|کد مقاله||کد نشریه||سال انتشار||مقاله انگلیسی||ترجمه فارسی||نسخه تمام متن|
|2646073||1138824||2016||9 صفحه PDF||ندارد||دانلود رایگان|
SummaryAimTo establish correlates of self-reported skill levels and behaviours in relation to evidence-based practice (EBP) among a representative sample of regional Australian nurses and midwives in senior roles.BackgroundA survey of regional Australian nurses and midwives indicated that EBP capacity remained low. Job satisfaction, psychological burnout and demographic factors were explored against EBP capacity domains, in order to identify a model which predicted capacity among this group.MethodA quantitative cross-sectional survey which utilised the Developing Evidence Based Practice Questionnaire (DEBPQ) and demographic, job satisfaction and psychological burnout indexes was conducted in early 2012 among senior nurses and midwives of a regional New South Wales Local Health District. Online and hard copy surveys were used and distributed to 405 nurses with 169 returning the survey, representing a response rate of 42%. Stepwise multiple regression procedures were employed to derive predictive models of EBP skill level and behaviour.ResultsThree predictive models were obtained. Firstly, higher educational level, lower emotional exhaustion and higher relational job satisfaction were found to be the best predictors of EBP skill level. Secondly, higher extrinsic and relational job satisfaction and higher personal accomplishment were found to be the best predictors of changing practice on the basis of evidence. Thirdly, higher extrinsic and intrinsic job satisfaction and working full time were found to be the best predictors of accessing and reading evidence.ConclusionEducation level and extrinsic job satisfaction are key correlates of EBP capacity in this regional Australian sample.Implications for practiceNursing workplace policy which promotes and supports the pursuit of post-graduate education and which promotes job satisfaction gain, is likely to result in EBP capacity-related gains among senior nurses and midwives.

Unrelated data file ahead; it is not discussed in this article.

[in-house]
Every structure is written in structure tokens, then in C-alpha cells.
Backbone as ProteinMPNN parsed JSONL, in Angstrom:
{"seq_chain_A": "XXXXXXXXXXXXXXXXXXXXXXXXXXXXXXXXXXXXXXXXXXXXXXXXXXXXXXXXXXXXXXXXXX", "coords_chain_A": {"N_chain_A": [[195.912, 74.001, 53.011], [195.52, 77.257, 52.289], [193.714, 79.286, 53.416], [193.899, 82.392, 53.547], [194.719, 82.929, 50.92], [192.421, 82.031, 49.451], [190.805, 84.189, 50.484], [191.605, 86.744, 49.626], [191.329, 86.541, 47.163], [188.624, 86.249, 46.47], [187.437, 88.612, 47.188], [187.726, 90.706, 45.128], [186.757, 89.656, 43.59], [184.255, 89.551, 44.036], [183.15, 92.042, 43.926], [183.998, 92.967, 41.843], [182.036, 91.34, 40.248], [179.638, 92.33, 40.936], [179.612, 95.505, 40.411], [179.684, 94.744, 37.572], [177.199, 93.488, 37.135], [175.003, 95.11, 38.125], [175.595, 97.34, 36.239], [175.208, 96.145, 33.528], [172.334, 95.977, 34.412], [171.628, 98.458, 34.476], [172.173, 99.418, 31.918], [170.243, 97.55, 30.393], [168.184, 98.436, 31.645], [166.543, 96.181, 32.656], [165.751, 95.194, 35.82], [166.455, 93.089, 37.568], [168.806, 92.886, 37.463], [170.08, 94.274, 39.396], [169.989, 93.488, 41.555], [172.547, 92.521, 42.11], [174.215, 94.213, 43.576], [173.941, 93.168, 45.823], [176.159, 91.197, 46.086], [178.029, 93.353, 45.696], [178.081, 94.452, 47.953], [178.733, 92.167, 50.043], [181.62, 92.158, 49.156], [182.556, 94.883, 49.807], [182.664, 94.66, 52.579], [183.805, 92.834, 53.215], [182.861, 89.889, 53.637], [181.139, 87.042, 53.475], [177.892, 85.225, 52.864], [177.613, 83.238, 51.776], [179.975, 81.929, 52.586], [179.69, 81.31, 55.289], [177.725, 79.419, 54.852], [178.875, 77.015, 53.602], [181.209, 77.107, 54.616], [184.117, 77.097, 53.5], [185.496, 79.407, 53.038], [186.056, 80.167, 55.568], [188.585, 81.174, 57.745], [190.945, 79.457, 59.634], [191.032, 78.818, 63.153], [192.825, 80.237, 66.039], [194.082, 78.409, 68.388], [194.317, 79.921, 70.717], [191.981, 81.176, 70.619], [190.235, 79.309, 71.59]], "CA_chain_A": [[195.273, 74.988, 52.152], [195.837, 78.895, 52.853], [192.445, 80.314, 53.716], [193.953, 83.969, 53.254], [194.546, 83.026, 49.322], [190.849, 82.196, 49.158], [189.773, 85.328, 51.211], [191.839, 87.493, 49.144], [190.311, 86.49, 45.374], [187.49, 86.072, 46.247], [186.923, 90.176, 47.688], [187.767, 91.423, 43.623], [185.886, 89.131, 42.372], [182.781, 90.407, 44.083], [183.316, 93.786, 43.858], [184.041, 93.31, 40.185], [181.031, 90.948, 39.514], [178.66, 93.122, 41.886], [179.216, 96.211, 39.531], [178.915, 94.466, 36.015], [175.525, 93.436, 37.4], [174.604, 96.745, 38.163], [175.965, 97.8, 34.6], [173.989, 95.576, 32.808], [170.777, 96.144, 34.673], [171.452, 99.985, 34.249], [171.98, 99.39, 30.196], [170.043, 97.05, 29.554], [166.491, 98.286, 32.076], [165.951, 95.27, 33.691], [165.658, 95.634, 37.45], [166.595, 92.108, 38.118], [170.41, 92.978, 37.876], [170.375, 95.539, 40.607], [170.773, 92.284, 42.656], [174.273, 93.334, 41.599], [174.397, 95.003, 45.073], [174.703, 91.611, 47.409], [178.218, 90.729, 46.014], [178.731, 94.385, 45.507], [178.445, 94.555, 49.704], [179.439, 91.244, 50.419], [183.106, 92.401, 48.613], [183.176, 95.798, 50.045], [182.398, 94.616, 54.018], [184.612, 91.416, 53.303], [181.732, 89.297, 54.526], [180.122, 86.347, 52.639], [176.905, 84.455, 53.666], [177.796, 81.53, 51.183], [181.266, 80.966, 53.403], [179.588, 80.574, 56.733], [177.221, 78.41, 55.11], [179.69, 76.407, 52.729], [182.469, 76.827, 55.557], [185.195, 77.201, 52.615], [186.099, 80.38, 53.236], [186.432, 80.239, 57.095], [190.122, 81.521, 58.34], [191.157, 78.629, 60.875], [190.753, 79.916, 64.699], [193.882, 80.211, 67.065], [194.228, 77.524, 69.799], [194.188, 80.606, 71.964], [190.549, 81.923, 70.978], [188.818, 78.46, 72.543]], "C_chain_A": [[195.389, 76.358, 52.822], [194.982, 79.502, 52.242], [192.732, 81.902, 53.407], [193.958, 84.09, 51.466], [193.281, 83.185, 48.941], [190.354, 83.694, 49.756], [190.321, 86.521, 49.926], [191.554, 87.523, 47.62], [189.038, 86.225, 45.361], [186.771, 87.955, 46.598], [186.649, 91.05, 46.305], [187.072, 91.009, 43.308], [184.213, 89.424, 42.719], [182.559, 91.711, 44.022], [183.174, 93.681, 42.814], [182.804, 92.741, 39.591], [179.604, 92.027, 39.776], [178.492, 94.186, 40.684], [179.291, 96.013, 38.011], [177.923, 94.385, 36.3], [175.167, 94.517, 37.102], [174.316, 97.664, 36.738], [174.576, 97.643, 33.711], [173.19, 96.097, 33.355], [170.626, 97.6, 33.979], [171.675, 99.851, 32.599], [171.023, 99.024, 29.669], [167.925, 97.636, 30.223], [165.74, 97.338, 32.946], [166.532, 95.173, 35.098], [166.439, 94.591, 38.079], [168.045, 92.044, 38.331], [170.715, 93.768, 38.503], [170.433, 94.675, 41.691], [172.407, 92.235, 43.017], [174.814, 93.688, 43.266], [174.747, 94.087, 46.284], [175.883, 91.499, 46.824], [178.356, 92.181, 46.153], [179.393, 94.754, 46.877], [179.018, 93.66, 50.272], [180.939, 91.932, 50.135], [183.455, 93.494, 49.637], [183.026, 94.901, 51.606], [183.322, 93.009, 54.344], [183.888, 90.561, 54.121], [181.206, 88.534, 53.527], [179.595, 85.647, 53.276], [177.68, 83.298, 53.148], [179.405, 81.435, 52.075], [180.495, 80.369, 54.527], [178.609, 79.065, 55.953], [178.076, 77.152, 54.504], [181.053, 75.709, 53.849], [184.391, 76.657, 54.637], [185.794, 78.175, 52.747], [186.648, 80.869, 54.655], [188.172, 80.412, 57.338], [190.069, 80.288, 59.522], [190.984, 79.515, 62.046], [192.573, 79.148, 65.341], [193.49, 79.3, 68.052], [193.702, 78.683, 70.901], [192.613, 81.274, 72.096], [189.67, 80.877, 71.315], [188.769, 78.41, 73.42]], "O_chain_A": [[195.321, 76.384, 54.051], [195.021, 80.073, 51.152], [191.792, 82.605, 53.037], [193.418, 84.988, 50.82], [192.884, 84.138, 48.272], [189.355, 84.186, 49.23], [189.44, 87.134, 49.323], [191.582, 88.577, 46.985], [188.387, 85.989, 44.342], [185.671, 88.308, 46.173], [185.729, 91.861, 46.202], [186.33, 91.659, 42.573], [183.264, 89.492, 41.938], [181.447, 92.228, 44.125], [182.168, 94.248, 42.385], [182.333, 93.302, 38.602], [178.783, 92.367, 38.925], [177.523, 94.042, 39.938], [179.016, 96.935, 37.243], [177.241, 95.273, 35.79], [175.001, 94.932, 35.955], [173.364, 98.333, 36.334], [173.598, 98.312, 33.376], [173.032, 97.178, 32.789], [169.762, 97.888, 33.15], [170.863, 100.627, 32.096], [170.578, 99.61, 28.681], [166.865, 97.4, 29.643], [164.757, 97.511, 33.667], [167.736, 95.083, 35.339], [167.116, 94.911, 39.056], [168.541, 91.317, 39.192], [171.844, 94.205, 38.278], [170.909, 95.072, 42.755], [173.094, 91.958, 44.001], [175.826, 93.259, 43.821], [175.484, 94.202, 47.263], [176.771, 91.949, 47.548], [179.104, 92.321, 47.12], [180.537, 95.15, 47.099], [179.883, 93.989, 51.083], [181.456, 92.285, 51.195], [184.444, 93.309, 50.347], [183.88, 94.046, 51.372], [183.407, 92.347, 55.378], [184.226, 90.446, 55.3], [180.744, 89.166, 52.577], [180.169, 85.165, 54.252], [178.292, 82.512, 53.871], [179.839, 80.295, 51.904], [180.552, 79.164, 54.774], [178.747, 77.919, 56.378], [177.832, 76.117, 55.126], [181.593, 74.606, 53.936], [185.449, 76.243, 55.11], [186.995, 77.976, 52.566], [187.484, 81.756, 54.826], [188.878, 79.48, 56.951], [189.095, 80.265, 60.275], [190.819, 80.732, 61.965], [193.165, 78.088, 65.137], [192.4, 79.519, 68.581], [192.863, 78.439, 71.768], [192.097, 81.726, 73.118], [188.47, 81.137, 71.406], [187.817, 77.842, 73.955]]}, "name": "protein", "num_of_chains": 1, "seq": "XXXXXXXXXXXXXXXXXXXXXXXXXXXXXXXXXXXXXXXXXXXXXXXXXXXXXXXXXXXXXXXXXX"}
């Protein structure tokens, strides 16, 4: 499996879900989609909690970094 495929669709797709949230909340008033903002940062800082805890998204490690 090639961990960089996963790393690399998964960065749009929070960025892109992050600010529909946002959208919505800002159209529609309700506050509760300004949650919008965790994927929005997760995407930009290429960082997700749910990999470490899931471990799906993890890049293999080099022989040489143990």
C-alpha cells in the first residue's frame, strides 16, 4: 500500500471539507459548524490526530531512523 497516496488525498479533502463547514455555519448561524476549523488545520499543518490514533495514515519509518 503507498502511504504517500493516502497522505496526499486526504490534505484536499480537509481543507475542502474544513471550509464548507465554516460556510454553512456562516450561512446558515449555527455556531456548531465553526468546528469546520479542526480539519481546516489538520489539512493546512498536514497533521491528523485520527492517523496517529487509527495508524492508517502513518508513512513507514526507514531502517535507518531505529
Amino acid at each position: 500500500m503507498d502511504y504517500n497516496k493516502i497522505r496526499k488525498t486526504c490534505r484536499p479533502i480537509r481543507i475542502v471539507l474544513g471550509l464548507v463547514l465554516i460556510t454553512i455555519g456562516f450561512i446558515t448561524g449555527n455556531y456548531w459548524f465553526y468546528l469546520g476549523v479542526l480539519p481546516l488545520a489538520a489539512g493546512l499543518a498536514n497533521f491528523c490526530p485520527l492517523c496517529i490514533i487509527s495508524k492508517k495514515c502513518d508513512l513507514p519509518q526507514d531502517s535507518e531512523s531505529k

Journal: Collegian - Volume 23, Issue 2, June 2016, Pages 191–199